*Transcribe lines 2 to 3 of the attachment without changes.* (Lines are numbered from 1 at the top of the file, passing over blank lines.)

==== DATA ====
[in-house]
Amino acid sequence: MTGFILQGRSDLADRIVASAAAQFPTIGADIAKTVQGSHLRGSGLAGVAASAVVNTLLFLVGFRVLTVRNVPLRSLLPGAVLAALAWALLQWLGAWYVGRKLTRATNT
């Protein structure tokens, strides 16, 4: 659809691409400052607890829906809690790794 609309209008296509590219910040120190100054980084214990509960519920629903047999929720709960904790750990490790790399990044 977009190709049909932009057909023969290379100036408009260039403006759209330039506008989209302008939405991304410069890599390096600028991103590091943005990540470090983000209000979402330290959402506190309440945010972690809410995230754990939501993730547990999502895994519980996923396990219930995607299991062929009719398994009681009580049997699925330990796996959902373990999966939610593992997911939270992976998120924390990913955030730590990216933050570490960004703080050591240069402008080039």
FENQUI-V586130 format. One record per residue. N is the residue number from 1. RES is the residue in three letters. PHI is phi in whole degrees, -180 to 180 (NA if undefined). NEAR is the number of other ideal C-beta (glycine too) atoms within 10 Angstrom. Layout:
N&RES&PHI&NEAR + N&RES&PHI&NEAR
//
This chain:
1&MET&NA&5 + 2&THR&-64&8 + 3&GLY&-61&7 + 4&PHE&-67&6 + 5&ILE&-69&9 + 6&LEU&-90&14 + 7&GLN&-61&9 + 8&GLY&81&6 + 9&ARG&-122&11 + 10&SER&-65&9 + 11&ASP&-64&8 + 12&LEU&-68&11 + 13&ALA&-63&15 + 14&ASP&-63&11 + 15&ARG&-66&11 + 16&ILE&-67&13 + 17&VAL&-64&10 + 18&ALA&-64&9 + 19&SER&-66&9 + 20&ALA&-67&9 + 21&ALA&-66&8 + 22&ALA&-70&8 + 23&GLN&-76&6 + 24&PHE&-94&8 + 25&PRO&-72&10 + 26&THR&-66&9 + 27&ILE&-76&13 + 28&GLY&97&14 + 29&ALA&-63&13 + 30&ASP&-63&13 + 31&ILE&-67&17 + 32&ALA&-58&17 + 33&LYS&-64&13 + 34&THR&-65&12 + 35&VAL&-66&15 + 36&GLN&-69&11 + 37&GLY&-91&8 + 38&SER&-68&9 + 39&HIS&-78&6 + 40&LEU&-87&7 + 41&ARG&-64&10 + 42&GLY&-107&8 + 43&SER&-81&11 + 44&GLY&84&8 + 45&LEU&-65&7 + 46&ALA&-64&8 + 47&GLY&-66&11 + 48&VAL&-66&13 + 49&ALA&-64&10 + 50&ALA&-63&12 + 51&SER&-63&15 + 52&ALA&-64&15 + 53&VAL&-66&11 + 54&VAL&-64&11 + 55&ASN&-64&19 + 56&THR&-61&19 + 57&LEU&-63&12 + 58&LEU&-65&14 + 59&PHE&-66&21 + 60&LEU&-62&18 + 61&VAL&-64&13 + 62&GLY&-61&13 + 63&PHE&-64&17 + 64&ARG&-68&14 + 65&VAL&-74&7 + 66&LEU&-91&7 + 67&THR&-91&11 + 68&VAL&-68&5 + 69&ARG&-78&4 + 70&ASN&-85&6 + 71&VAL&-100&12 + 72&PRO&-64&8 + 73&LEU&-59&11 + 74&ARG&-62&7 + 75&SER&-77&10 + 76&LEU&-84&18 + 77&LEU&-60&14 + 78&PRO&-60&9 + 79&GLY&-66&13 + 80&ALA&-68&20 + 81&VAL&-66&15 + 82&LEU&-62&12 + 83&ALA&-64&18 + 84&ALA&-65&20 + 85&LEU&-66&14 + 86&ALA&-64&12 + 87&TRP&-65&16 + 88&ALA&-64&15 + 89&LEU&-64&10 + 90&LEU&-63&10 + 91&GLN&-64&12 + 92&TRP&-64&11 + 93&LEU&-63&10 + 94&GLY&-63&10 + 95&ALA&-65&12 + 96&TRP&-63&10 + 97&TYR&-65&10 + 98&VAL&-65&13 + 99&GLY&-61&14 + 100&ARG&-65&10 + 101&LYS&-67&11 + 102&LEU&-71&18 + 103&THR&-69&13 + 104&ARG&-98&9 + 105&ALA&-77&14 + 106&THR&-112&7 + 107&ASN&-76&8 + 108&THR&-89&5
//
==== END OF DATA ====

Amino acid sequence: MTGFILQGRSDLADRIVASAAAQFPTIGADIAKTVQGSHLRGSGLAGVAASAVVNTLLFLVGFRVLTVRNVPLRSLLPGAVLAALAWALLQWLGAWYVGRKLTRATNT
């Protein structure tokens, strides 16, 4: 659809691409400052607890829906809690790794 609309209008296509590219910040120190100054980084214990509960519920629903047999929720709960904790750990490790790399990044 977009190709049909932009057909023969290379100036408009260039403006759209330039506008989209302008939405991304410069890599390096600028991103590091943005990540470090983000209000979402330290959402506190309440945010972690809410995230754990939501993730547990999502895994519980996923396990219930995607299991062929009719398994009681009580049997699925330990796996959902373990999966939610593992997911939270992976998120924390990913955030730590990216933050570490960004703080050591240069402008080039």